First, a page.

What is a clinical trial?
Clinical trials are research investigations in which people volunteer to test new treatments, interventions or tests as a means to prevent, detect, treat or manage various diseases or medical conditions. Some investigations look at how people respond to a new intervention* and what side effects might occur. This helps to determine if a new intervention works, if it is safe, and if it is better than the interventions that are already available.
Clinical trials might also compare existing interventions, test new ways to use or combine existing interventions or observe how people respond to other factors that might affect their health (such as dietary changes).
Why do we need clinical trials?
Clinical trials are essential to the development of new interventions. For example, without clinical trials, we cannot properly determine whether new medicines developed in the laboratory or by using animal models are effective or safe, or whether a diagnostic test works properly in a clinical setting. This is because computer simulation and animal testing can only tell us so much about how a new treatment might work and are no substitute for testing in a living human body.
Clinical trials also permit testing and monitoring of the effect of an intervention on a large number of people to ensure that any improvement as a result of the intervention occurs for many people and is not just a random effect for a one person.
Clinical trials can also help to improve health care services by raising standards of treatment. Doctors and hospital staff involved in clinical trials are continually trained to provide best practice patient care. Australian clinical trials are recognised internationally for including very high quality patient care.
All clinical trials in Australia must be reviewed and approved by a Human Research Ethics Committe.
Overview of clinical trials
For an overview of clinical trials please see:
Cancer Clinical Trials
What are cancer clinical trials?
Cancer clinical trials are research studies for patients who have been diagnosed or are at risk of developing a cancer. They involve testing new treatments or finding ways to improve existing ones.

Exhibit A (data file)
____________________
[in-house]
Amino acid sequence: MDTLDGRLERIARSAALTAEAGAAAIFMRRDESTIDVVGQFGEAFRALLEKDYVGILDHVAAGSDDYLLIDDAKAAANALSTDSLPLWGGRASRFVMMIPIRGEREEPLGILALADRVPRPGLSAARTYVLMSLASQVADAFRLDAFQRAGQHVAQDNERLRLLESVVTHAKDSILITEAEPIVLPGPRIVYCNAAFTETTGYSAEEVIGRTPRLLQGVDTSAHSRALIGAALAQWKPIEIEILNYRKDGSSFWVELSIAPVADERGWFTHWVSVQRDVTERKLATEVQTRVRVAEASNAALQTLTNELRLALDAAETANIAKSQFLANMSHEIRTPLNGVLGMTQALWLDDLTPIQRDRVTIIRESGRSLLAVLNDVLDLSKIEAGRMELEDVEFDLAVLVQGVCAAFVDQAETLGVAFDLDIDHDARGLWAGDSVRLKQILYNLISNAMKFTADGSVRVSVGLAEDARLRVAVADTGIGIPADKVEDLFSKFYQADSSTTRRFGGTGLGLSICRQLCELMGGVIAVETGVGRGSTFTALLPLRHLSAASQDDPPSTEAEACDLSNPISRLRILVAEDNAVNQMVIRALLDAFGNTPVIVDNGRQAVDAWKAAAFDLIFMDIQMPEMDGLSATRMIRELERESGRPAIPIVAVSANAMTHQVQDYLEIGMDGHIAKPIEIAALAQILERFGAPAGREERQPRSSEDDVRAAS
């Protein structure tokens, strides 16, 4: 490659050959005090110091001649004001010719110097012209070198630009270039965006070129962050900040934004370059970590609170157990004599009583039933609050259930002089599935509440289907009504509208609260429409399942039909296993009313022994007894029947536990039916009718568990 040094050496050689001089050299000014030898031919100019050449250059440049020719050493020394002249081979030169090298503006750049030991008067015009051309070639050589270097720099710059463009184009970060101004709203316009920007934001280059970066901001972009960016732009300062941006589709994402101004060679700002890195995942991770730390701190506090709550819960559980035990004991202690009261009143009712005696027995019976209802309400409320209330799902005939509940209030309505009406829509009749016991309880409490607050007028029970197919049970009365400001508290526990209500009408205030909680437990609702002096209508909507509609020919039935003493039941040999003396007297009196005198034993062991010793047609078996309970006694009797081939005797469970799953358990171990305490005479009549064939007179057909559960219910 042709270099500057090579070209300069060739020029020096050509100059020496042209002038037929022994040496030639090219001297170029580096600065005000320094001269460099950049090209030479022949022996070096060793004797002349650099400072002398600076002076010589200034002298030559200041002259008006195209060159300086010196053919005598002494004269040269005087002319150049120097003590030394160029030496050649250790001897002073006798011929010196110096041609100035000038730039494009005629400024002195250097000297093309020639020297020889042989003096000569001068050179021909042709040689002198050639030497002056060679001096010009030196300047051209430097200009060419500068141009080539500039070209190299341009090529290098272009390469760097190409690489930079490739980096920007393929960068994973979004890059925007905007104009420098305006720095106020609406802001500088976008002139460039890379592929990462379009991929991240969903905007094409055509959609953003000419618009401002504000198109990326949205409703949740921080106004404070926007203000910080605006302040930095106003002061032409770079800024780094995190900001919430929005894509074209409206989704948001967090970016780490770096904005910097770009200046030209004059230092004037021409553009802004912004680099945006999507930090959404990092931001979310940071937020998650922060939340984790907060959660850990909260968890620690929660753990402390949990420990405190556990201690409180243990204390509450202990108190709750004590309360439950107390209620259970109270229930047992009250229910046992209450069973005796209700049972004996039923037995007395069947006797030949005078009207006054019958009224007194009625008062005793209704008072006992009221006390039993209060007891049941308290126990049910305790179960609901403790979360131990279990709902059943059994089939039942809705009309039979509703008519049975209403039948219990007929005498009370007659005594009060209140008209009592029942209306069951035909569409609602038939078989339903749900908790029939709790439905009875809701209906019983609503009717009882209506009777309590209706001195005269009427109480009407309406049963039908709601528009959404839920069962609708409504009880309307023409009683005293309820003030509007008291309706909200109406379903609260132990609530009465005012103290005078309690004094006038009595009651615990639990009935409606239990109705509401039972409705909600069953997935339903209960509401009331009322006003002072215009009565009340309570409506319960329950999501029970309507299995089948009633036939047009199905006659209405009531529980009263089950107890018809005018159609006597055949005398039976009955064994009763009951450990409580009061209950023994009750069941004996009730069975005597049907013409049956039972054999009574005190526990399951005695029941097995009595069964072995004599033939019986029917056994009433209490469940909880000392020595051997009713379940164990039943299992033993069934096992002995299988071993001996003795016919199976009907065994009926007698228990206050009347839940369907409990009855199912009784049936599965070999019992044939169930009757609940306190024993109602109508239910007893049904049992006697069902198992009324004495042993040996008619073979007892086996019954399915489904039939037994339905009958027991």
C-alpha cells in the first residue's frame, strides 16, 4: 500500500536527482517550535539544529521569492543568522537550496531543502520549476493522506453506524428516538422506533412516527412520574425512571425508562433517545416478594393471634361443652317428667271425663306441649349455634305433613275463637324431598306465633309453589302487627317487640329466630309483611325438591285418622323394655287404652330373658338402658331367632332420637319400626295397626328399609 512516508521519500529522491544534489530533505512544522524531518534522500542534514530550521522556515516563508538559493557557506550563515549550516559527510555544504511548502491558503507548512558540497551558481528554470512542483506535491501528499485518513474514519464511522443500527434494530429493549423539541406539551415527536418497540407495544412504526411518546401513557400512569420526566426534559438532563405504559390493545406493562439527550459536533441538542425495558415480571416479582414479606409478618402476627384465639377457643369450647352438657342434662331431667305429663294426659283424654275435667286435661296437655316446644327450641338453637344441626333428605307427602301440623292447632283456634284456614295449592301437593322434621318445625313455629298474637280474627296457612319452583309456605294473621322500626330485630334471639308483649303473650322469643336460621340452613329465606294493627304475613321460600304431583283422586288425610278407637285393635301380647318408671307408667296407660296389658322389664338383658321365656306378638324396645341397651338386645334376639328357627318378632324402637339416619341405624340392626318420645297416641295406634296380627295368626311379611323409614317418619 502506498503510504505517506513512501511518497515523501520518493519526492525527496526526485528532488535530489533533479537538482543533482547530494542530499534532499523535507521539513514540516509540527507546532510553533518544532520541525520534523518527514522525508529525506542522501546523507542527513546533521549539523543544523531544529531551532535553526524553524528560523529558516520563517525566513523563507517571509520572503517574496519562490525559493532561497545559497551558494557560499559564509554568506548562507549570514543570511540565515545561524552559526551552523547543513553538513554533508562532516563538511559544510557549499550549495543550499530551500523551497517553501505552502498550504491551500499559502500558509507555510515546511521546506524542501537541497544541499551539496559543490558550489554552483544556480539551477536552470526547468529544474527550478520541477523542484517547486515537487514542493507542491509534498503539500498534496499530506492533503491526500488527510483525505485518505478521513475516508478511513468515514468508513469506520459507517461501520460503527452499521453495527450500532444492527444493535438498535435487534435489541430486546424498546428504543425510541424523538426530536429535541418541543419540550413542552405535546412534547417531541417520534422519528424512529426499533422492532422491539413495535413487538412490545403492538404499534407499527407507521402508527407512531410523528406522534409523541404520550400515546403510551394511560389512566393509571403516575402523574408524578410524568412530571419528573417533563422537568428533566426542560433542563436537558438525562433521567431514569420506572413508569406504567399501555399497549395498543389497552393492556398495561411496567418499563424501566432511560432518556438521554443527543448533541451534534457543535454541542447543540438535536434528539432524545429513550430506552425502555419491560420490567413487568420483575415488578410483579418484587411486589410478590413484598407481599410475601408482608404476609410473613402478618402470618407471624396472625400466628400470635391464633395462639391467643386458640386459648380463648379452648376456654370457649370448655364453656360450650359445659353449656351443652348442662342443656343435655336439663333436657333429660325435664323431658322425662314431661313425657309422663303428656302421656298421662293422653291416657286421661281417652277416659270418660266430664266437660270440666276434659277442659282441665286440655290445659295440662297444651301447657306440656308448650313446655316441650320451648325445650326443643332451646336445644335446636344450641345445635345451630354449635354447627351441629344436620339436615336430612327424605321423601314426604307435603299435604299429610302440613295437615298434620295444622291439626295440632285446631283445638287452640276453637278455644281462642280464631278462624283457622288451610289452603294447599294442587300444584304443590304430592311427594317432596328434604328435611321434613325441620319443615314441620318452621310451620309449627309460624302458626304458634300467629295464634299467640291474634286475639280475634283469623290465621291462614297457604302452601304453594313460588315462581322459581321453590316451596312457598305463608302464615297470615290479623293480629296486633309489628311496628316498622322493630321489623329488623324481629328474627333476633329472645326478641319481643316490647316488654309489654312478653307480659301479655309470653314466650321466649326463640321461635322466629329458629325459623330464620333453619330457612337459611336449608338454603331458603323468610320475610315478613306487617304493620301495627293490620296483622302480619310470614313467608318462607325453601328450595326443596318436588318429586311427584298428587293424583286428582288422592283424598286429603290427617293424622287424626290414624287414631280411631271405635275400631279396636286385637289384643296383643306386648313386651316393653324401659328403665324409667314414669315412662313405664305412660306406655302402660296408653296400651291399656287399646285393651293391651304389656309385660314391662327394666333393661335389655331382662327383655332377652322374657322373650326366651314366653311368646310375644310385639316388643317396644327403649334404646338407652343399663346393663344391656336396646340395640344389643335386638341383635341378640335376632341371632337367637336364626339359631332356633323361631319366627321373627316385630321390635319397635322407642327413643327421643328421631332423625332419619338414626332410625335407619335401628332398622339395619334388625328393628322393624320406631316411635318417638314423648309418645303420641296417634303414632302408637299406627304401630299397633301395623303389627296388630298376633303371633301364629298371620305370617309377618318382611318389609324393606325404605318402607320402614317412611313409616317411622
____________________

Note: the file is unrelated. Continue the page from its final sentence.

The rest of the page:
Types of cancer clinical trials
Treatment: Determining the most effective treatment for people who have cancer.
Prevention: Preventing a cancer from developing in people who have not previously had cancer.
Early Detection: Ways of finding cancer in patients before they show symptoms.
Diagnostic: Aiming to identify cancer more accurately and at an earlier stage.
Quality of Life: Looking into improving the comfort & quality of life of people who have cancer.
Benefits of participating in cancer clinical trials
Cancer clinical trials help us find out if new treatments are safe and effective, with the aim to improve side effects.
People in clinical trials may have access to new treatments that are not available outside the trial.
People in clinical trials have the additional support of a clinical trial nurse throughout their participation in the trial.
The results of clinical trials today may improve treatment for people who develop cancer in the future.
Who is involved in the administration of cancer clinical trials?
Cancer clinical trials involve the care of a research team made up of doctors, nurses, trial coordinators and scientists. They require support from hospitals and funding bodies.
How to take part in cancer clinical trials
Ask your Doctor or Health Care Provider if you are eligible for a Cancer Trial.
Cost of clinical trials
In most cases, taking part in a trial will not cost the participant more money than not taking part.
All cancer treatments have risks and side effects. There might be increased risk in clinical trials of previously unknown side effects occurring.
Ask a Doctor about the risks and benefits to you and if clinical trials are right for you.
Clinical Trials in our region
The resident population of the Hunter New England Region represents approximately 8 percent of the population of NSW and covers a total geographical area of over 130,000 square kilometres.
Here at Calvary Mater Newcastle we have a large number clinical trials run across seven Clinical Trial Units including:
Haematology, Medical Oncology, Melanoma, Palliative Care, Psycho-oncology, Radiation Oncology, and Surgical Oncology; all of which operate within the Clinical Cancer Research Network.